7. No repro steps - Occasionally a programmer will take a stab at something.  There are often errors reported for which nobody can determine the reproduction steps.  We may want to regression test the updated area, but we won’t prevent the apparent fix from deploying just because we don’t know if it works or not.
  8. Inadequate test data or hardware - Let’s face it.  Most of us don’t have as many load balanced servers in our QA environment as we do in production.  When a valid test requires production resources not available outside of production, we may not be able to test it.

Many of you are probably trying to imagine cases where the items above could result in problems if untested.  I can do that too.   Remember, these are items that may not be worth our time to test.  Weigh them against what else you can do and ask your stakeholders when it’s not obvious.

If you do choose not to test something, it’s important not to mislead.  Here is the approach we use on my team. During our Feature Reviews, we (testers) say, “we are not going to test this”.  If someone disagrees, we change our mind and test it.  If no one disagrees, we “rubber stamp” it. Which means we indicate nothing was tested (on the work item or story) and pass it through so it can proceed to production.  The expression “rubber stamping” came from the familiar image of an administrative worker rubber stamping stacks of papers without really spending any time on each.  The rubber stamp is valuable, however.  It tells us something did not slip through the cracks.  Instead, we used our brains and determined our energy was best used elsewhere.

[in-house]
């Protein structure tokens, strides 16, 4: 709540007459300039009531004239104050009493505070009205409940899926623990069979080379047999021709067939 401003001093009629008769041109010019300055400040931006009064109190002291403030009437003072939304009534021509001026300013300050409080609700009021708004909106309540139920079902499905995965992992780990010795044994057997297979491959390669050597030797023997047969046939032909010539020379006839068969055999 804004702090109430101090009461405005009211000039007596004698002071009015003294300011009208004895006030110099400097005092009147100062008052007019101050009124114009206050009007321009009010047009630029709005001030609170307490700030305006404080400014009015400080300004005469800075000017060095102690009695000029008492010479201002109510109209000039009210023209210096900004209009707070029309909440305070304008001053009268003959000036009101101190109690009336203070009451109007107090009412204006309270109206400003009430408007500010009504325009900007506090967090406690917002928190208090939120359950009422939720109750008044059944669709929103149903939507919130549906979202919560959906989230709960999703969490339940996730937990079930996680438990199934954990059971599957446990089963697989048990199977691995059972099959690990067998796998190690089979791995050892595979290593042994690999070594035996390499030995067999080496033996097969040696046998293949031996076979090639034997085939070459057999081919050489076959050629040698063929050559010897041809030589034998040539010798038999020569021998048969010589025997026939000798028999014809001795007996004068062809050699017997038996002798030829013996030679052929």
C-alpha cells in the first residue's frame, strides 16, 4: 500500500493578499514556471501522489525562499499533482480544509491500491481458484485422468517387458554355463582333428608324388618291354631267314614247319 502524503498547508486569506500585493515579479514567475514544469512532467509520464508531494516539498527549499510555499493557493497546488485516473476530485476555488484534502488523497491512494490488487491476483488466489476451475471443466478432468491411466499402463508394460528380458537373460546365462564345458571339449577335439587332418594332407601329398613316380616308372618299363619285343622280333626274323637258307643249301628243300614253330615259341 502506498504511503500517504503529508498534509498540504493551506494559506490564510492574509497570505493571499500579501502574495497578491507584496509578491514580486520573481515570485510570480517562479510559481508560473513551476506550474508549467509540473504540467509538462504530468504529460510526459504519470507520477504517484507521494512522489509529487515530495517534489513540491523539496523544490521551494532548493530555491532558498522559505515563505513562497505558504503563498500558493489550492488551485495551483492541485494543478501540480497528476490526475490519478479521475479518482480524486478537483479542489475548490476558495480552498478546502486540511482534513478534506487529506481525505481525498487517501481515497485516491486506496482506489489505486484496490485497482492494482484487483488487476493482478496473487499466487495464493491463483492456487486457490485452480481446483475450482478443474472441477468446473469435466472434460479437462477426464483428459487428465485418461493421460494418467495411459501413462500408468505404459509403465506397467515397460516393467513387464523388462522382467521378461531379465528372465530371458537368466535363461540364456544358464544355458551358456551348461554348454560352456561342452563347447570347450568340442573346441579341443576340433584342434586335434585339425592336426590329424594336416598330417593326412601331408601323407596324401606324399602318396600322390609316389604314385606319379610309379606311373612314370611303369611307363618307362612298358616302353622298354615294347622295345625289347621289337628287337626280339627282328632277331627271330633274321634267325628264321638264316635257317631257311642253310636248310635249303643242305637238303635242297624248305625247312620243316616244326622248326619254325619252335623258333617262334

So the next time you find yourself embarking on testing that feels much less important than other testing you could be doing, you may want to consider...not testing it.  In time, your team will grow to respect your decision and benefit from fewer bottlenecks and increased test coverage where you can actually add value.

Who tests the automated tests? Well, we know the test automation engineer does.  But per our usual rationale, shouldn’t someone other than the test automation engineer test the automated tests?  After all, they are coded…in some cases by people with less programming experience than the product programmers.